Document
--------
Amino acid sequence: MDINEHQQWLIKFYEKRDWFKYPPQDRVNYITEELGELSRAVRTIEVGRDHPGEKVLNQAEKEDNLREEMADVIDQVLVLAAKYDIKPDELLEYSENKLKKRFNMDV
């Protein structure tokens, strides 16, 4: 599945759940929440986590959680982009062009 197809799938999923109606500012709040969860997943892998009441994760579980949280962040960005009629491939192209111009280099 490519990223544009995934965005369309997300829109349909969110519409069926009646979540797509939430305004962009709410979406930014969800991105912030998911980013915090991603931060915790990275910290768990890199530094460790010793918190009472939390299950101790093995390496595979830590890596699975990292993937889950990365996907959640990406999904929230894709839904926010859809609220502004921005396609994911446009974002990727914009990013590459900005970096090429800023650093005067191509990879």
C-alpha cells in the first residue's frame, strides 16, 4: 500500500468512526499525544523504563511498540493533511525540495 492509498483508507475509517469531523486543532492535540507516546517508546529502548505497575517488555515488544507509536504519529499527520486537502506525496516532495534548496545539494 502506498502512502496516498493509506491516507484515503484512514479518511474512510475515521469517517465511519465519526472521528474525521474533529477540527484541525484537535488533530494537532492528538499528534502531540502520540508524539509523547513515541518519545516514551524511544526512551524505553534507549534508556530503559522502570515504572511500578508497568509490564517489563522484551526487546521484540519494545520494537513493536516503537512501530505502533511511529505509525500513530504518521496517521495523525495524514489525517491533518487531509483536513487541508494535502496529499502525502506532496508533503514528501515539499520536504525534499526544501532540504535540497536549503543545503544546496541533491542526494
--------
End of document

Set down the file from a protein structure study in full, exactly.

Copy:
Amino acid sequence: MDINEHQQWLIKFYEKRDWFKYPPQDRVNYITEELGELSRAVRTIEVGRDHPGEKVLNQAEKEDNLREEMADVIDQVLVLAAKYDIKPDELLEYSENKLKKRFNMDV
């Protein structure tokens, strides 16, 4: 599945759940929440986590959680982009062009 197809799938999923109606500012709040969860997943892998009441994760579980949280962040960005009629491939192209111009280099 490519990223544009995934965005369309997300829109349909969110519409069926009646979540797509939430305004962009709410979406930014969800991105912030998911980013915090991603931060915790990275910290768990890199530094460790010793918190009472939390299950101790093995390496595979830590890596699975990292993937889950990365996907959640990406999904929230894709839904926010859809609220502004921005396609994911446009974002990727914009990013590459900005970096090429800023650093005067191509990879």
C-alpha cells in the first residue's frame, strides 16, 4: 500500500468512526499525544523504563511498540493533511525540495 492509498483508507475509517469531523486543532492535540507516546517508546529502548505497575517488555515488544507509536504519529499527520486537502506525496516532495534548496545539494 502506498502512502496516498493509506491516507484515503484512514479518511474512510475515521469517517465511519465519526472521528474525521474533529477540527484541525484537535488533530494537532492528538499528534502531540502520540508524539509523547513515541518519545516514551524511544526512551524505553534507549534508556530503559522502570515504572511500578508497568509490564517489563522484551526487546521484540519494545520494537513493536516503537512501530505502533511511529505509525500513530504518521496517521495523525495524514489525517491533518487531509483536513487541508494535502496529499502525502506532496508533503514528501515539499520536504525534499526544501532540504535540497536549503543545503544546496541533491542526494